The Czech Republic uses the public stocks of the Administration of the State Material Reserves (ASMR) to fully meet its minimum stockholding obligation as a member of the European Union.
These reserves are held, on behalf of the ASMR, by the state-owned companies MERO and CEPRO (and to a smaller extent by the three domestic refineries and other private companies). There are no stockholding obligations on industry; however, in a declared state of emergency, the government has statutory powers over industry's commercially held stocks.
Legislation specifies that ASMR stocks must be equivalent to at least 90 days of consumption, as required by the European Union, and no less than the amount necessary to meet the IEA net import requirement. The ASMR typically holds stocks in excess of the 90 days of consumption in order to facilitate stock turnover while maintaining consistently more than the minimum level.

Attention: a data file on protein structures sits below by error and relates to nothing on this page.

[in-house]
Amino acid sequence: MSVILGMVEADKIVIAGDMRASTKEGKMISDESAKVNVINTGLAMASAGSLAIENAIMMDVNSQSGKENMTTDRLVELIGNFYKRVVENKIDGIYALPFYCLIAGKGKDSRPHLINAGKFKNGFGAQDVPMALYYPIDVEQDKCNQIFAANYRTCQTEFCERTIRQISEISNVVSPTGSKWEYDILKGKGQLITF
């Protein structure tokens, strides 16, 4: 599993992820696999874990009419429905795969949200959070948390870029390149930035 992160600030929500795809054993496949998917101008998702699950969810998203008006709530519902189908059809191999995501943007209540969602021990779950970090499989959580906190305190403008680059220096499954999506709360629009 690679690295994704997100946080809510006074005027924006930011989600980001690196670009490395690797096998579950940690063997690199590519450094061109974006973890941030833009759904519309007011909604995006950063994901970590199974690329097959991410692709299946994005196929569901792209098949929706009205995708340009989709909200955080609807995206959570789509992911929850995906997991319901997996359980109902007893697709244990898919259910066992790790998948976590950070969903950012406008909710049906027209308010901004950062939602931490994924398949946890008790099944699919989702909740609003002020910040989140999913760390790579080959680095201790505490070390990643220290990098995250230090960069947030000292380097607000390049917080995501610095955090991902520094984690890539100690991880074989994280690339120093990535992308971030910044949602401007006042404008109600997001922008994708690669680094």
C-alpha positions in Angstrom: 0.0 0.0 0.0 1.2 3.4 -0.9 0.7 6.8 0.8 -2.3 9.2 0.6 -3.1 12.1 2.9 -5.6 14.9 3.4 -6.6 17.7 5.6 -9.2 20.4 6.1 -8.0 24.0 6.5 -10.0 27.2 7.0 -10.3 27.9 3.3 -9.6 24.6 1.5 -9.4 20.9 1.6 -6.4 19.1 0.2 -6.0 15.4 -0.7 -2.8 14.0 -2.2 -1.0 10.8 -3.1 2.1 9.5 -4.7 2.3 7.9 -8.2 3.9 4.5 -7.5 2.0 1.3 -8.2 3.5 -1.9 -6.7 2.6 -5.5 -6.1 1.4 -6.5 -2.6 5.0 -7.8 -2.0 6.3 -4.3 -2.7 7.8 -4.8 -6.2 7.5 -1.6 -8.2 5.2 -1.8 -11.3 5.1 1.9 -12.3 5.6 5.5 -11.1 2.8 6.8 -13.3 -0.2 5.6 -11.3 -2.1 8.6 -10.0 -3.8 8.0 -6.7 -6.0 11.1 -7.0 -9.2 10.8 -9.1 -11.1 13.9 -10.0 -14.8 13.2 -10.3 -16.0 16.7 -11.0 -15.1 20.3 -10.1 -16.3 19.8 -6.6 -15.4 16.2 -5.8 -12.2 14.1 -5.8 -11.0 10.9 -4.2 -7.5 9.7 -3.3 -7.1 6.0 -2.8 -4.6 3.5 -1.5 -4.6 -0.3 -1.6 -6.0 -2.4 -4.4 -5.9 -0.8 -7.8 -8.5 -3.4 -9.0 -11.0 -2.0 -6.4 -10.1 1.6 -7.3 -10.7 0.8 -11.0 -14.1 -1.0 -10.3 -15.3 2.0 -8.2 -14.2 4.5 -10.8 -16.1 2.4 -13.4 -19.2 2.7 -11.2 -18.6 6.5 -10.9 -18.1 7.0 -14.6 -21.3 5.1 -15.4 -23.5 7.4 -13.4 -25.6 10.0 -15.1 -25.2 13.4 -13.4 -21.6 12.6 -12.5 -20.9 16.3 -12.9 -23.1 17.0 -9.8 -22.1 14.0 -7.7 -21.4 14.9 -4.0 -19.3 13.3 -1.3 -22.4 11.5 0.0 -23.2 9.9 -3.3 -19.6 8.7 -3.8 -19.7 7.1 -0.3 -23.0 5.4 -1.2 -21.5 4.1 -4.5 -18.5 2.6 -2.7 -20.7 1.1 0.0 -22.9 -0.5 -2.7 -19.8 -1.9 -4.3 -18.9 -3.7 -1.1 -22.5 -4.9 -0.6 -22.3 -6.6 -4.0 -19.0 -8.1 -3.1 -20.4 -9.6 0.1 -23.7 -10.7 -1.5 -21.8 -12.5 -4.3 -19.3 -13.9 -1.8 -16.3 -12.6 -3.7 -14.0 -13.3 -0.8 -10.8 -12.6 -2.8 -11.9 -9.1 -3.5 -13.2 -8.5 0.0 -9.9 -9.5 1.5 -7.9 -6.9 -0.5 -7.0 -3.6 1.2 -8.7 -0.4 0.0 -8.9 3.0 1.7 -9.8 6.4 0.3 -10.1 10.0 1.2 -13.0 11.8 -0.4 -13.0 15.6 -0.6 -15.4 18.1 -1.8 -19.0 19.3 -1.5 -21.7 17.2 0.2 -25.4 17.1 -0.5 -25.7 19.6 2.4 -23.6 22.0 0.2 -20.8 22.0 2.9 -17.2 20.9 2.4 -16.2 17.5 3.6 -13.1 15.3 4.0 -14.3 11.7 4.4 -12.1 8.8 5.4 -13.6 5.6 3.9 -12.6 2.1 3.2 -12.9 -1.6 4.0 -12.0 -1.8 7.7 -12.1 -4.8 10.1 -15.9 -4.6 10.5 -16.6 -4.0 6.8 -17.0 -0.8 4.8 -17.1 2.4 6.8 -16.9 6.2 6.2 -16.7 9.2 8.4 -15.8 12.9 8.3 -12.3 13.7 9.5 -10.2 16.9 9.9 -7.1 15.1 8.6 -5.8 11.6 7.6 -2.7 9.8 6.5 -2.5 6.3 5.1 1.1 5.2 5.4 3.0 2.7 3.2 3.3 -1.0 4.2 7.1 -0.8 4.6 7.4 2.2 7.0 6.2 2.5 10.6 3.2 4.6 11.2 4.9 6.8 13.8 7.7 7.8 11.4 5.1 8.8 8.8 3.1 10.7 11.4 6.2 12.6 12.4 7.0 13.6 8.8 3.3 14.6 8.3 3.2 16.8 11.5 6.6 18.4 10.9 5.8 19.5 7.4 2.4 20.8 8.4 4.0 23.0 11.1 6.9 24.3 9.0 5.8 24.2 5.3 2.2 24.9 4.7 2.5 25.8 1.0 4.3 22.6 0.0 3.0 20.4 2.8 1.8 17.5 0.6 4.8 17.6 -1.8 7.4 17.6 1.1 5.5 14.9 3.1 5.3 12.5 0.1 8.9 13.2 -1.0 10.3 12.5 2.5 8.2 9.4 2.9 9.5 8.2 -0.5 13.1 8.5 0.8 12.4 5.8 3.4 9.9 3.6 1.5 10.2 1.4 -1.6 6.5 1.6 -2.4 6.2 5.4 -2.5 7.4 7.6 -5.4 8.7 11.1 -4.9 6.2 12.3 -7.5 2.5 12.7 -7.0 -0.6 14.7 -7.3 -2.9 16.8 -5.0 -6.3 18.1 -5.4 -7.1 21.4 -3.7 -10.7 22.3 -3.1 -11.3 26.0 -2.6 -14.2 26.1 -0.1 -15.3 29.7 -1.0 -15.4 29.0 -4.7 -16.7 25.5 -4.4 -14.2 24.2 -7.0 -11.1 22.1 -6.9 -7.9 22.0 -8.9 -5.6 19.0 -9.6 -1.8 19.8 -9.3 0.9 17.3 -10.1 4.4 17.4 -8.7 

The composition of ASMR stocks is legally limited to a maximum of 60% crude or semi-finished products, and at least 40% refined petroleum products. The ASMR does not hold storage capacity for emergency oil stocks: volumes of public stocks are held by designated storage operators and refiners. For the most part, the state-owned companies MERO and CEPRO hold crude and product, respectively. Storage capacity used for ASMR stocks must meet certain requirements regarding minimum size and drawdown rates.
All volumes of the ASMR crude oil are held in separate tanks; approximately 5% of product stocks are co-mingled with commercial stocks. There are no restrictions or requirements for specific locations of ASMR stocks within the Czech Republic. ASMR stocks may be held outside the Czech Republic under bilateral agreement, with a limit of no more than 18 days of internal consumption. MERO has storage facilities in Germany. The Czech Republic has bilateral stockholding agreements with Germany and the Slovak Republic.
See also Closing Oil Stock Levels in days of Net Imports
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